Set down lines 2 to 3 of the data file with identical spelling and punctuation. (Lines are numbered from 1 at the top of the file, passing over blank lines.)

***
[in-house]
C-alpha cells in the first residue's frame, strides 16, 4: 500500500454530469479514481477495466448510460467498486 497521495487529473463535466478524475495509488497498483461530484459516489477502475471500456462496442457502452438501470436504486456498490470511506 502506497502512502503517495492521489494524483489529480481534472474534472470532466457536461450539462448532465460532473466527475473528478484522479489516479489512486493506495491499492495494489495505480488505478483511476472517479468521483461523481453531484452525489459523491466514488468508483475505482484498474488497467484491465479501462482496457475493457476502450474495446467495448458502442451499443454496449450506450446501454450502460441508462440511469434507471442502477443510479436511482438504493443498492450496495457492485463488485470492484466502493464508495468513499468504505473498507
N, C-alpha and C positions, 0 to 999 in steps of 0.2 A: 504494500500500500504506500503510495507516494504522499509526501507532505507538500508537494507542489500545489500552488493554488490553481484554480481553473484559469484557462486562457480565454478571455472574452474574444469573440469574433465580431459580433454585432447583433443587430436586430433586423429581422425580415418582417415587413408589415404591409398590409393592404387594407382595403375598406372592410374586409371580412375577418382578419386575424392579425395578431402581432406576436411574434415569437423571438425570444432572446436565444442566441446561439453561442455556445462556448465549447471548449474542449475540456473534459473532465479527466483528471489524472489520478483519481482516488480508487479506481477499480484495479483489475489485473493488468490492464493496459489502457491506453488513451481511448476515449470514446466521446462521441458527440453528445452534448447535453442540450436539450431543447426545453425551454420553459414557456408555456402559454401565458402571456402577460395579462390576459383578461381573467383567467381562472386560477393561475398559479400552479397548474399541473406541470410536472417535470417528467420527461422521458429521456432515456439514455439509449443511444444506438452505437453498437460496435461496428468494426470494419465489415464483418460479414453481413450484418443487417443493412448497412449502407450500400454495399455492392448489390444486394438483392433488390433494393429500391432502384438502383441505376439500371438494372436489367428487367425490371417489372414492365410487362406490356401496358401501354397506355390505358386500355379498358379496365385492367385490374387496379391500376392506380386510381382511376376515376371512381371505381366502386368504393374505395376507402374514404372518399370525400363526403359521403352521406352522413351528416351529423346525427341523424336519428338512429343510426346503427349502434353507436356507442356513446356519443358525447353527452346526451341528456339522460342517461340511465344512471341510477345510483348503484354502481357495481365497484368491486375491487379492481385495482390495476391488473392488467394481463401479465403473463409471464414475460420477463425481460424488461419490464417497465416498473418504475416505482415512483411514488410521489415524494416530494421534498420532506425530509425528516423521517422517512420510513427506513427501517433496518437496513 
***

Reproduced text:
C-alpha cells in the first residue's frame, strides 16, 4: 500500500454530469479514481477495466448510460467498486 497521495487529473463535466478524475495509488497498483461530484459516489477502475471500456462496442457502452438501470436504486456498490470511506 502506497502512502503517495492521489494524483489529480481534472474534472470532466457536461450539462448532465460532473466527475473528478484522479489516479489512486493506495491499492495494489495505480488505478483511476472517479468521483461523481453531484452525489459523491466514488468508483475505482484498474488497467484491465479501462482496457475493457476502450474495446467495448458502442451499443454496449450506450446501454450502460441508462440511469434507471442502477443510479436511482438504493443498492450496495457492485463488485470492484466502493464508495468513499468504505473498507
N, C-alpha and C positions, 0 to 999 in steps of 0.2 A: 504494500500500500504506500503510495507516494504522499509526501507532505507538500508537494507542489500545489500552488493554488490553481484554480481553473484559469484557462486562457480565454478571455472574452474574444469573440469574433465580431459580433454585432447583433443587430436586430433586423429581422425580415418582417415587413408589415404591409398590409393592404387594407382595403375598406372592410374586409371580412375577418382578419386575424392579425395578431402581432406576436411574434415569437423571438425570444432572446436565444442566441446561439453561442455556445462556448465549447471548449474542449475540456473534459473532465479527466483528471489524472489520478483519481482516488480508487479506481477499480484495479483489475489485473493488468490492464493496459489502457491506453488513451481511448476515449470514446466521446462521441458527440453528445452534448447535453442540450436539450431543447426545453425551454420553459414557456408555456402559454401565458402571456402577460395579462390576459383578461381573467383567467381562472386560477393561475398559479400552479397548474399541473406541470410536472417535470417528467420527461422521458429521456432515456439514455439509449443511444444506438452505437453498437460496435461496428468494426470494419465489415464483418460479414453481413450484418443487417443493412448497412449502407450500400454495399455492392448489390444486394438483392433488390433494393429500391432502384438502383441505376439500371438494372436489367428487367425490371417489372414492365410487362406490356401496358401501354397506355390505358386500355379498358379496365385492367385490374387496379391500376392506380386510381382511376376515376371512381371505381366502386368504393374505395376507402374514404372518399370525400363526403359521403352521406352522413351528416351529423346525427341523424336519428338512429343510426346503427349502434353507436356507442356513446356519443358525447353527452346526451341528456339522460342517461340511465344512471341510477345510483348503484354502481357495481365497484368491486375491487379492481385495482390495476391488473392488467394481463401479465403473463409471464414475460420477463425481460424488461419490464417497465416498473418504475416505482415512483411514488410521489415524494416530494421534498420532506425530509425528516423521517422517512420510513427506513427501517433496518437496513 